OsteoDetect analyzes wrist radiographs using machine learning techniques to identify and highlight regions of distal radius fracture during the review of posterior-anterior (front and back) and medial-lateral (sides) X-ray images of adult wrists. OsteoDetect is intended to be used by clinicians in various settings, including primary care, emergency medicine, urgent care and specialty care, such as orthopedics. It is an adjunct tool and is not intended to replace a clinician’s review of the radiograph or his or her clinical judgment.
  • FDA Approval Statement (AIDOC)
  • "Deep learning–based approaches have the potential to maximize diagnostic performance for detecting cartilage degeneration and acute cartilage injury within the knee joint while reducing subjectivity, variability, and errors due to distraction and fatigue associated with human interpretation."
    Deep Learning Approach for Evaluating Knee MR Images: Achieving High Diagnostic Performance for Cartilage Lesion Detection
    FangLiu et al.
    Radiology 2018 (in press)
  • Skeletal bone age assessment is a common clinical practice to investigate endocrinology, genetic and growth disorders in children. It is generally performed by radiological examination of the left hand by using either the Greulich and Pyle (G&P) method or the Tanner-Whitehouse (TW) one. However, both clinical procedures show several limitations, from the examination effort of radiologists to (most importantly) significant intra- and inter-operator variability. To address these problems, several automated approaches (especially relying on the TW method) have been proposed; nevertheless, none of them has been proved able to generalize to different races, age ranges and genders. In this paper, we propose and test several deep learning approaches to assess skeletal bone age automatically; the results showed an average discrepancy between manual and automatic evaluation of about 0.8 years, which is state-of-the-art performance.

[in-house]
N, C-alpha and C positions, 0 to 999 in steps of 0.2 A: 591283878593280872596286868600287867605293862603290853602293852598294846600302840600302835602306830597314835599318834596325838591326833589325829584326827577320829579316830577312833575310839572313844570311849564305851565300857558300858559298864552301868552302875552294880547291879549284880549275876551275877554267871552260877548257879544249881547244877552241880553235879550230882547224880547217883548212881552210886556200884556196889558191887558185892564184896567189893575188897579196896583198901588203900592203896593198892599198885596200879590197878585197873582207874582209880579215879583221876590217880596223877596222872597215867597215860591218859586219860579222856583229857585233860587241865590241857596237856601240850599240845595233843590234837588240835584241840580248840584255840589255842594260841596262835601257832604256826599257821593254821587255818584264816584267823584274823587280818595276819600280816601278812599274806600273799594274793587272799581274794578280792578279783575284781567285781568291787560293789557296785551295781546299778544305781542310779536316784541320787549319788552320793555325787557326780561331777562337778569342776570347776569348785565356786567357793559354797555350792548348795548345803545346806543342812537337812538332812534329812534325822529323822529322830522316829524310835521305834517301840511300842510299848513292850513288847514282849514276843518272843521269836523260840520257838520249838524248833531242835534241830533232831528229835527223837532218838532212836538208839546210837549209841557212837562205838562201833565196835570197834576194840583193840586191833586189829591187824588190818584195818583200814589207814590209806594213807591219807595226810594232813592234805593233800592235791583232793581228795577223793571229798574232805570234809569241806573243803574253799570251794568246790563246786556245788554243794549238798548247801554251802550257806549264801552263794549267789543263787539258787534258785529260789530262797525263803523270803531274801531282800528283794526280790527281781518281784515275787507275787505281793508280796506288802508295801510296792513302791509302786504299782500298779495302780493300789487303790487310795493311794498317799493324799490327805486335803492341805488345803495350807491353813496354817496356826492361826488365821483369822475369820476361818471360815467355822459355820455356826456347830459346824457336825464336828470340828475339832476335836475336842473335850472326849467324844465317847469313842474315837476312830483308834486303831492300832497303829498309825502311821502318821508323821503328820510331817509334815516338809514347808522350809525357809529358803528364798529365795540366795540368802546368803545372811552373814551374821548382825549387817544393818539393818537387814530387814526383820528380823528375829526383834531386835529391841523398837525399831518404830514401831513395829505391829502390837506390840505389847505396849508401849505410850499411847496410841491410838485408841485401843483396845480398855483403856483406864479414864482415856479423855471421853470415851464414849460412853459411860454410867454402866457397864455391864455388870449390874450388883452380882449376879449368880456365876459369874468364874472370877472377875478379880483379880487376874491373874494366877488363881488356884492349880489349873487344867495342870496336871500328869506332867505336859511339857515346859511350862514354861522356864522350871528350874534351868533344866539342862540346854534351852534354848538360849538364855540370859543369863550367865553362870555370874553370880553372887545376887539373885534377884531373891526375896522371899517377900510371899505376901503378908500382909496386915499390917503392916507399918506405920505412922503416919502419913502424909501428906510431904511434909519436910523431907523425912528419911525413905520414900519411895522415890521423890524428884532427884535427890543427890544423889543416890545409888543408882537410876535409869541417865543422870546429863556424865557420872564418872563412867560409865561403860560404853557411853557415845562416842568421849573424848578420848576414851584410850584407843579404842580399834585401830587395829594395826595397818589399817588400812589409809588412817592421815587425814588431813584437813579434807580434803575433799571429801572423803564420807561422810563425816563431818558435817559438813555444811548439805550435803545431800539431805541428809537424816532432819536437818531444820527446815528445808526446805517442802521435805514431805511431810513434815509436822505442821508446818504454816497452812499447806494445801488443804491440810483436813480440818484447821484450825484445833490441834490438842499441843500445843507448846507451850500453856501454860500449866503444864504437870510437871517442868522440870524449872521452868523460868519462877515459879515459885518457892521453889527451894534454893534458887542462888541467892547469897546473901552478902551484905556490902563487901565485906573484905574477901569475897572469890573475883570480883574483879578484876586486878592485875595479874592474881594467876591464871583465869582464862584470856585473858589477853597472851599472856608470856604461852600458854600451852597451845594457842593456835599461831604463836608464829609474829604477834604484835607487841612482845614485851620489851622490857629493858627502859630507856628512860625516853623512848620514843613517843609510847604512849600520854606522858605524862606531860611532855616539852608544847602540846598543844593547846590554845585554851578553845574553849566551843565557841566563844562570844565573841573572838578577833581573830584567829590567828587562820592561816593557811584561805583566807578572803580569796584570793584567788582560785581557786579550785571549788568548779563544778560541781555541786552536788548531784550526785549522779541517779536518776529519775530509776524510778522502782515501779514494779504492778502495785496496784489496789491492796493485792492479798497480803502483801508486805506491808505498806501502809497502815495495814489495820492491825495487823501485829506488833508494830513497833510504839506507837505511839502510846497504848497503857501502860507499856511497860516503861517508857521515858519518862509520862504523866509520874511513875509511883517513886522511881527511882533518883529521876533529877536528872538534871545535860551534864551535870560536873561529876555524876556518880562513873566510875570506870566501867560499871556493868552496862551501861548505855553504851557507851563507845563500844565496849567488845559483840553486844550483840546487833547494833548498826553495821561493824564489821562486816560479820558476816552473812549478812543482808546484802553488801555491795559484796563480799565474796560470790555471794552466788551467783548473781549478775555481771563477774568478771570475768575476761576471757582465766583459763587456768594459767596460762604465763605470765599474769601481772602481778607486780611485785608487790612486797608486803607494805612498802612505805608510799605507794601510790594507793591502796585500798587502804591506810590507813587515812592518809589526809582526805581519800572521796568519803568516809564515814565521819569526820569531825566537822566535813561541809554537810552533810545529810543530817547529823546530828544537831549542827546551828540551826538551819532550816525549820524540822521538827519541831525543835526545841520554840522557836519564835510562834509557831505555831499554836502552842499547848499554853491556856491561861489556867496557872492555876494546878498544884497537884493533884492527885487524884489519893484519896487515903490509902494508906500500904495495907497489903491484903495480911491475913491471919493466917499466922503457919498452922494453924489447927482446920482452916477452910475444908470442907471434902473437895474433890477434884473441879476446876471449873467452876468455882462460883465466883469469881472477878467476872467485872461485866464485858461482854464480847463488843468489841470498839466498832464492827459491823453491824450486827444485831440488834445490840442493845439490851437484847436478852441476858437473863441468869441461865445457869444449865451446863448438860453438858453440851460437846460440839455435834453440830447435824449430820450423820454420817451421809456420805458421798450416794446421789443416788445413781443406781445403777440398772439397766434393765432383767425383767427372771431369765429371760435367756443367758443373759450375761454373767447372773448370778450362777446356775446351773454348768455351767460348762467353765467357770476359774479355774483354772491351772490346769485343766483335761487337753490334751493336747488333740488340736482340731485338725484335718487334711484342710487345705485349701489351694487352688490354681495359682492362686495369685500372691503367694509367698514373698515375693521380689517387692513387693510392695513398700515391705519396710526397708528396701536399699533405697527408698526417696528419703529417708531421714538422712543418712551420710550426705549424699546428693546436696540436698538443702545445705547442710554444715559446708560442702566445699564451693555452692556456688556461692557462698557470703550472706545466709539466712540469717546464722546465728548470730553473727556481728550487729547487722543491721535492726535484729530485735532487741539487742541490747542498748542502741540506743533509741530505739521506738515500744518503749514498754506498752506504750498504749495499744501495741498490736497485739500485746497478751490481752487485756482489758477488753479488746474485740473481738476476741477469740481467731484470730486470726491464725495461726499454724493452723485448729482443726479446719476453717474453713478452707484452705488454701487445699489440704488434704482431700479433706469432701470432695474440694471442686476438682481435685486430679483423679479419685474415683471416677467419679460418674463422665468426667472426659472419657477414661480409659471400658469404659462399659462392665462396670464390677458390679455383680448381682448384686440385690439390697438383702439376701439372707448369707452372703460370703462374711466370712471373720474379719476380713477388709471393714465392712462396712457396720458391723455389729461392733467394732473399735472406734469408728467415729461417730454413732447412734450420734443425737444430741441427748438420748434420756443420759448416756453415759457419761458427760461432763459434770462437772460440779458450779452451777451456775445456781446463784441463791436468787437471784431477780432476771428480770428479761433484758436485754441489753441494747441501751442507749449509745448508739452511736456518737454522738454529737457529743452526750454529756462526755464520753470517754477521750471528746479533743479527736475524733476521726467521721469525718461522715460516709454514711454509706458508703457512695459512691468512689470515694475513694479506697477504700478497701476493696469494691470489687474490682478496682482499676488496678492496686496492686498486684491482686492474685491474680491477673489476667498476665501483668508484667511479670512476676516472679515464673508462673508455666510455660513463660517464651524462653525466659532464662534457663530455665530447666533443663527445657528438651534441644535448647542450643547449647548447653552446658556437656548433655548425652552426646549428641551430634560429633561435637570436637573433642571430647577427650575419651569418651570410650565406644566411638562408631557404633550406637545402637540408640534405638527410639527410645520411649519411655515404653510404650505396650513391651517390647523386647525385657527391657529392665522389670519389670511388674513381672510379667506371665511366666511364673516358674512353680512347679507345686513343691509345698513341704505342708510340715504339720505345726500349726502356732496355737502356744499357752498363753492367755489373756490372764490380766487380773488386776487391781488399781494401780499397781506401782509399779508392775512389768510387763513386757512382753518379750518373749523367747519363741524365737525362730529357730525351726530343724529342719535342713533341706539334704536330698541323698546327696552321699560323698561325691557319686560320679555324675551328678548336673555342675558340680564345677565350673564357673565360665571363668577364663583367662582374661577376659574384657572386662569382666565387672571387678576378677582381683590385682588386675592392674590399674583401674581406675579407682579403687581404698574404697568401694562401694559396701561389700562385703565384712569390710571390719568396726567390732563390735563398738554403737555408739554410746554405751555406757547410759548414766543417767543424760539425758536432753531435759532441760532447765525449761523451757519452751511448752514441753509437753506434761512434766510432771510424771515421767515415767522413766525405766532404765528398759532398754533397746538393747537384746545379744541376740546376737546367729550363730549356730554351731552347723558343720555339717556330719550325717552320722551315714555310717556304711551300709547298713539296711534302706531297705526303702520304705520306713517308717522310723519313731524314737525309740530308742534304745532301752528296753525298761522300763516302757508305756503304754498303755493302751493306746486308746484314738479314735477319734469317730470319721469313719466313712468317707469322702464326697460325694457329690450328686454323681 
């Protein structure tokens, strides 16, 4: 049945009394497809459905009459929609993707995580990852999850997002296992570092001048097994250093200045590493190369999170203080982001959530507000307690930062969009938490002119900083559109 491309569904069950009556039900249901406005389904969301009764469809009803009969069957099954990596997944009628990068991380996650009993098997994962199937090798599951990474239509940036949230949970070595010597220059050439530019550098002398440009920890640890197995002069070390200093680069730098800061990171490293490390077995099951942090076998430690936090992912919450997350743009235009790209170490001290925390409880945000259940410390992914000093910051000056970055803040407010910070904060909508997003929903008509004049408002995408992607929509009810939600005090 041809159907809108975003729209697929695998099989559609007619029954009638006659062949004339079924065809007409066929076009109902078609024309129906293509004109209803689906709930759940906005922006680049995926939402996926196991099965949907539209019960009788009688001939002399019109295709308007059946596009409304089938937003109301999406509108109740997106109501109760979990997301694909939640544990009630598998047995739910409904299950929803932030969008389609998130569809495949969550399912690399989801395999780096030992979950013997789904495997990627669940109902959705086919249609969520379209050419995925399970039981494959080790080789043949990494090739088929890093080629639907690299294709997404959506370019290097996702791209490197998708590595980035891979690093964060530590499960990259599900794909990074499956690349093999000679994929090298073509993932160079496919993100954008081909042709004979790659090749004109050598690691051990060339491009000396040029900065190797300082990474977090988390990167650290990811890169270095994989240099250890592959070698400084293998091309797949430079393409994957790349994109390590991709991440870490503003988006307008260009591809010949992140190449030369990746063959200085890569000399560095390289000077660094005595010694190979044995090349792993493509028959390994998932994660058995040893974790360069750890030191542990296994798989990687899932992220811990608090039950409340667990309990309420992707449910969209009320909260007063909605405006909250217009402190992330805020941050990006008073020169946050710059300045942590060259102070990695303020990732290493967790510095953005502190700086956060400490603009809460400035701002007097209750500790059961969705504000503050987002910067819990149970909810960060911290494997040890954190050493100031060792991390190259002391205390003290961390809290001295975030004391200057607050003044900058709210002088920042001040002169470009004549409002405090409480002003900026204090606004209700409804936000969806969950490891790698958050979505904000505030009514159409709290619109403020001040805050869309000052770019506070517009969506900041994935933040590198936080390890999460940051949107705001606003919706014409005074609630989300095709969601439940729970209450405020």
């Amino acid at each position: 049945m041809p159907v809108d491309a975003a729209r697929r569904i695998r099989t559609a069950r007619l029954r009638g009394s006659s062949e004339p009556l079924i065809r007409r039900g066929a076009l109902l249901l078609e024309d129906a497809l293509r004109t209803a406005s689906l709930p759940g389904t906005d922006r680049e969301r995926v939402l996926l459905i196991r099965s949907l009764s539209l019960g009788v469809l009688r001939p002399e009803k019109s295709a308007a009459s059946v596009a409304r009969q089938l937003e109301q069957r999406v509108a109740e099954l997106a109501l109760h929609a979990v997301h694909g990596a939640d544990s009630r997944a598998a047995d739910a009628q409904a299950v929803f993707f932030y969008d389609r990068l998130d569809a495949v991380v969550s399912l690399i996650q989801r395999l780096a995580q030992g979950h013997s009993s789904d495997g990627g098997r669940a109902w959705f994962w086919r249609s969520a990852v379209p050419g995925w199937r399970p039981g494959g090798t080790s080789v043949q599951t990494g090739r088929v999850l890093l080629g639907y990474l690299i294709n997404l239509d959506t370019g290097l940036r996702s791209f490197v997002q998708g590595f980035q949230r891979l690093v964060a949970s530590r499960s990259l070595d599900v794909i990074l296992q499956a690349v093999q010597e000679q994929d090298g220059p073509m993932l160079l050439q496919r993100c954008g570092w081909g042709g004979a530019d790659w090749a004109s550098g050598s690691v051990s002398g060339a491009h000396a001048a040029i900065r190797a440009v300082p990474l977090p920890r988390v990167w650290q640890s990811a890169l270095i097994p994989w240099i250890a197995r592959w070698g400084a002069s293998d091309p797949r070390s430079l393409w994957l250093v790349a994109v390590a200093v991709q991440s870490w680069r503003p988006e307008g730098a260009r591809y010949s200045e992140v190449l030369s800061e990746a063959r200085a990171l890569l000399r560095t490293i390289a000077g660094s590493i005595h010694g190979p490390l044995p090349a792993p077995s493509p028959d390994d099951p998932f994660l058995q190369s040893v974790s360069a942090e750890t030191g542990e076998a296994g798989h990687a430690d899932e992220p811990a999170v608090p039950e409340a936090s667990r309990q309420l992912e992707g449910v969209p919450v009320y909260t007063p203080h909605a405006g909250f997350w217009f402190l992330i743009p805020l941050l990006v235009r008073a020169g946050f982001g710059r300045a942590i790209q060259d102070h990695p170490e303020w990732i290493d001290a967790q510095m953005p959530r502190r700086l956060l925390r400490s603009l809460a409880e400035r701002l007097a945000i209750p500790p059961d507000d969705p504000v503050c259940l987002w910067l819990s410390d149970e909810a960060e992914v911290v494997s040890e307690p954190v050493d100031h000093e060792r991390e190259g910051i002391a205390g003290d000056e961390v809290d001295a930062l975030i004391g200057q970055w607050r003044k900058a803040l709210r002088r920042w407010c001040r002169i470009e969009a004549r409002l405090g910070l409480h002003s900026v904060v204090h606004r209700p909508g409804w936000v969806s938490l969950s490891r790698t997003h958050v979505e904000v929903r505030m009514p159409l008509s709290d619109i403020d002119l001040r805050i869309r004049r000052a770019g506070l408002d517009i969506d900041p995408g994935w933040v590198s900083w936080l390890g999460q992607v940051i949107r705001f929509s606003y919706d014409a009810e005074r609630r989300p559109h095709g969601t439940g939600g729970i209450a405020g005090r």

Deep learning for automated skeletal bone age assessment in X-ray images.
Spampinato C  et al.
Med Image Anal. 2017 Feb;36:41-51

  • “In this paper, we propose and test several deep learning approaches to assess skeletal bone age automatically; the results showed an average discrepancy between manual and automatic evaluation of about 0.8 years, which is state-of-the-art performance. Furthermore, this is the first automated skeletal bone age assessment work tested on a public dataset and for all age ranges, races and genders, for which the source code is available, thus representing an exhaustive baseline for future research in the field. Beside the specific application scenario, this paper aims at providing answers to more general questions about deep learning on medical images: from the comparison between deep-learned features and manually-crafted ones, to the usage of deep-learning methods trained on general imagery for medical problems, to how to train a CNN with few images.”

    
Deep learning for automated skeletal bone age assessment in X-ray images.
  • “An automated machine learning computer system was created to detect, anatomically localize, and categorize vertebral compression fractures at high sensitivity and with a low false-positive rate, as well as to calculate vertebral bone density, on CT images.”
Vertebral Body Compression Fractures and Bone Density: Automated Detection and Classification on CT Images 
Burns JE et al.
Radiology (in press)